Adrian LeGrand Giles passed away peacefully on November 14, 2023, at age 94.
Adrian was born June 4, 1929, in Salt Lake City, to Sybil Whitmore and Adrian Giles. He was the 4th of 5 children. He lived a long life, outliving most of his family. He then began to outlive his children and in-laws.
He married the love of his life, Shirley Williams on December 17, 1954, in the Salt Lake Temple.
Preceded in death by his wife of 59 years, Shirley Williams, parents, daughter Wendy Carmean (Jerry), Sisters Georgeva Morgan (Spencer), Patsy Miller and his brothers, John Giles (Betty), Bryant Giles.
Survived by two of his children, Debbie Purdie (Scott, deceased) and Rick Giles (Myrla).
He was a faithful member of the Church of Jesus Christ of Latter-day Saints and regularly attended. He held numerous church callings, including an Inner-City Leadership Mission, with his wife, in downtown Salt Lake.
Adrian grew up just south of what is now the middle of downtown Salt Lake and then just below the Utah State Capital building. He attended West High School and graduated as the class valedictorian in 1947.
Before college, Adrian was called to serve a 2 ½ year mission for the Church of Jesus Christ of Latter-day Saints to the Netherlands/ Belgium area. He had a choice privilege of meeting and teaching the humble and receptive survivors of the war.
After his mission, he attended the University of Utah, earning his Bachelor's and Master's degrees in accounting. After graduation, he began his journey to becoming an accountant and CPA. This plan was short lived as he saw that the new and upcoming technology was computers. He spent most of the next 30+ years as a System Engineer at IBM. (We used to kid him about all the dark suits, white shirts and ties as the 'uniform' for IBM.) Computers were new to the world and at one point in time he claimed to be "the only person in Utah that knew how to install and run a computer." He used this knowledge to help install the first computers in the major hospitals of Salt Lake, the LDS Church Office Building, Brigham Young University and many other sites in the US. He was one of the first instructors at the University of Utah teaching computer operation and programming.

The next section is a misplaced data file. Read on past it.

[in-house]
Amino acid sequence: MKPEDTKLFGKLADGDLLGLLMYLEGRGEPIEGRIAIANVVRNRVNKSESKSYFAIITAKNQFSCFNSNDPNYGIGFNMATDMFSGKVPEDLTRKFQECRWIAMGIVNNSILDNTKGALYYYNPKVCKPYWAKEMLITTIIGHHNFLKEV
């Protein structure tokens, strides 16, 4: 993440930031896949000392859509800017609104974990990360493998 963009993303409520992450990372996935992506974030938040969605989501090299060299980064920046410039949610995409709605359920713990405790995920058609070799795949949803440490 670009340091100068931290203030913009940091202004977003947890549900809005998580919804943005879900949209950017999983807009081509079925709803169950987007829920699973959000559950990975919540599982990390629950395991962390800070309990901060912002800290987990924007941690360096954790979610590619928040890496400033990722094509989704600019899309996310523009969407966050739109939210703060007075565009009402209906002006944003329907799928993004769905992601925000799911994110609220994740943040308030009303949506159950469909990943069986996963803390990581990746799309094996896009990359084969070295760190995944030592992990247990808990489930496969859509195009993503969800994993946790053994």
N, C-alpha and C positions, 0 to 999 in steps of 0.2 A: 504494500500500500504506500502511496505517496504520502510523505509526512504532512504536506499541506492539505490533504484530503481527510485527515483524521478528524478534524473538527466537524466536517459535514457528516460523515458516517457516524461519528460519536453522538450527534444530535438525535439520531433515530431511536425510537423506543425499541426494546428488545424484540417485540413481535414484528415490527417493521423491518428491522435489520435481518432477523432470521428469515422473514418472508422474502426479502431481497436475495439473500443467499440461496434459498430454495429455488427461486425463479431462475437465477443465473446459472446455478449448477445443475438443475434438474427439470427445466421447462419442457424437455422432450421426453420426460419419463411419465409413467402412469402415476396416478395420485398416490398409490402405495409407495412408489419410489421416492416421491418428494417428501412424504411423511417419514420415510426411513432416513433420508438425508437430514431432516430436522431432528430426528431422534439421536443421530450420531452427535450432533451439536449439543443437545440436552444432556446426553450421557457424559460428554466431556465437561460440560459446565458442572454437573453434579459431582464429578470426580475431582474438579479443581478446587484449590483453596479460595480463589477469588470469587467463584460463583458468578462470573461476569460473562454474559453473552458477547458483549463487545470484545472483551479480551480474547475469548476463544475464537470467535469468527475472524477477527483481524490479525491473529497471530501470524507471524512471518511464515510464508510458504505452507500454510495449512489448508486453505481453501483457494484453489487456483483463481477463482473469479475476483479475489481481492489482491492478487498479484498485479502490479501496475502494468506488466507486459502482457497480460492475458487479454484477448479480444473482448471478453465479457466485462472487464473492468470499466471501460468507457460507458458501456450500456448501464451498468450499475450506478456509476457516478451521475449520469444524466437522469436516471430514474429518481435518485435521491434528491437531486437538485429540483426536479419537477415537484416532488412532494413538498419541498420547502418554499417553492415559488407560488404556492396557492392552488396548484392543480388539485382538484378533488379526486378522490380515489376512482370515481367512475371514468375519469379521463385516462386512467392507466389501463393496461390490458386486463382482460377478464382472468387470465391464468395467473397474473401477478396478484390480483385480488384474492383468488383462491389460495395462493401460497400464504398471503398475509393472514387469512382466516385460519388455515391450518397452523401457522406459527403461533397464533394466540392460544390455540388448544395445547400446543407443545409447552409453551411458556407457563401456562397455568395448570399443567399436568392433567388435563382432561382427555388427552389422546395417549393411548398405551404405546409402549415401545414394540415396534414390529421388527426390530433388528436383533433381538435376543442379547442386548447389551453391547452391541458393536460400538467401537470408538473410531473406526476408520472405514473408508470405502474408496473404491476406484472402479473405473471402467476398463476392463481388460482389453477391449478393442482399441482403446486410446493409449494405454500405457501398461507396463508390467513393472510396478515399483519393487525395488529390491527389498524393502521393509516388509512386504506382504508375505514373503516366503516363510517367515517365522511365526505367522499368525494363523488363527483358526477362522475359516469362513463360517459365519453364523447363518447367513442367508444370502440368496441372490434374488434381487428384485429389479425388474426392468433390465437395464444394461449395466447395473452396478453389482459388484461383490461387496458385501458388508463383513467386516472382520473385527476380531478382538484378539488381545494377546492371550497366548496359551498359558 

He loved to travel. He made numerous trips to Europe, South America, cruises, and travel all over the United States. He loved and was devoted to his family. He made them his first priority. When he had to travel for an extended period, he would take his family along whenever possible.
One of our family's most memorable outings was a vacation trip to Europe in 1969. With no preset travel agenda, we just arrived, crammed into a VW hatchback and he drove us all over Europe for a month. As a family, we talked about the trip ever since. He taught us a love for travel and seeing new cultures.
He was a very patient man. He gave of his time, played games with us, took us to movies, helped with math homework (although he would repeatedly tell us that he hadn't done math in 20 years) and prepared all our taxes. Not only did he help us, he taught us the importance of a good education. His help, encouragement, and example led his children to take school seriously and all his children graduated from college.
In 1991 he and his wife, Shirley, were called to the Germany, Frankfurt mission where he used his expertise in accounting to help setup the mission's finances. Their time in Germany was very special. Shirley once said that the Christmas they had there, alone but together, was the best one of her life.
He had the ability to talk with people. His family was never sure if there was anyone in downtown Salt Lake that did not know Adrian. His children could never figure out how he did it, but he managed to do so. We could not have asked for a better example and father. We will miss him.
He will be buried at a private family ceremony at Wasatch Lawn on Highland Drive, Monday, November 20, 2023, at 10:30 am.